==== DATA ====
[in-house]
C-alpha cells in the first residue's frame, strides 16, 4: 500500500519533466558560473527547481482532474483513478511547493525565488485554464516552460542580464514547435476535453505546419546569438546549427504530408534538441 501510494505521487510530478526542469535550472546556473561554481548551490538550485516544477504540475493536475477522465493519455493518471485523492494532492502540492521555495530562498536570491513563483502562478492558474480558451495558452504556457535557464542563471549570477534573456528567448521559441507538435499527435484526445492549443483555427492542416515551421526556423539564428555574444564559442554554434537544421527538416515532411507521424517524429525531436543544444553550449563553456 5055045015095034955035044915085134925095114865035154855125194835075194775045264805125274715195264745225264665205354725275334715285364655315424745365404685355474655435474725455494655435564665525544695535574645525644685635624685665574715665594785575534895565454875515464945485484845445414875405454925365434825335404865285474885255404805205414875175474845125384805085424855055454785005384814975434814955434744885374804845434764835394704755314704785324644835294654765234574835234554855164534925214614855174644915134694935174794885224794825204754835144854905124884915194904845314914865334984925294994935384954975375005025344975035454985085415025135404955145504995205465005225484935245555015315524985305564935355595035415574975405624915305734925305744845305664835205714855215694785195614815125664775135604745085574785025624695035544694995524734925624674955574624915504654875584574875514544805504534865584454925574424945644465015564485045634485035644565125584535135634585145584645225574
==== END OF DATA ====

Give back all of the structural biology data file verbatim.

[in-house]
C-alpha cells in the first residue's frame, strides 16, 4: 500500500519533466558560473527547481482532474483513478511547493525565488485554464516552460542580464514547435476535453505546419546569438546549427504530408534538441 501510494505521487510530478526542469535550472546556473561554481548551490538550485516544477504540475493536475477522465493519455493518471485523492494532492502540492521555495530562498536570491513563483502562478492558474480558451495558452504556457535557464542563471549570477534573456528567448521559441507538435499527435484526445492549443483555427492542416515551421526556423539564428555574444564559442554554434537544421527538416515532411507521424517524429525531436543544444553550449563553456 5055045015095034955035044915085134925095114865035154855125194835075194775045264805125274715195264745225264665205354725275334715285364655315424745365404685355474655435474725455494655435564665525544695535574645525644685635624685665574715665594785575534895565454875515464945485484845445414875405454925365434825335404865285474885255404805205414875175474845125384805085424855055454785005384814975434814955434744885374804845434764835394704755314704785324644835294654765234574835234554855164534925214614855174644915134694935174794885224794825204754835144854905124884915194904845314914865334984925294994935384954975375005025344975035454985085415025135404955145504995205465005225484935245555015315524985305564935355595035415574975405624915305734925305744845305664835205714855215694785195614815125664775135604745085574785025624695035544694995524734925624674955574624915504654875584574875514544805504534865584454925574424945644465015564485045634485035644565125584535135634585145584645225574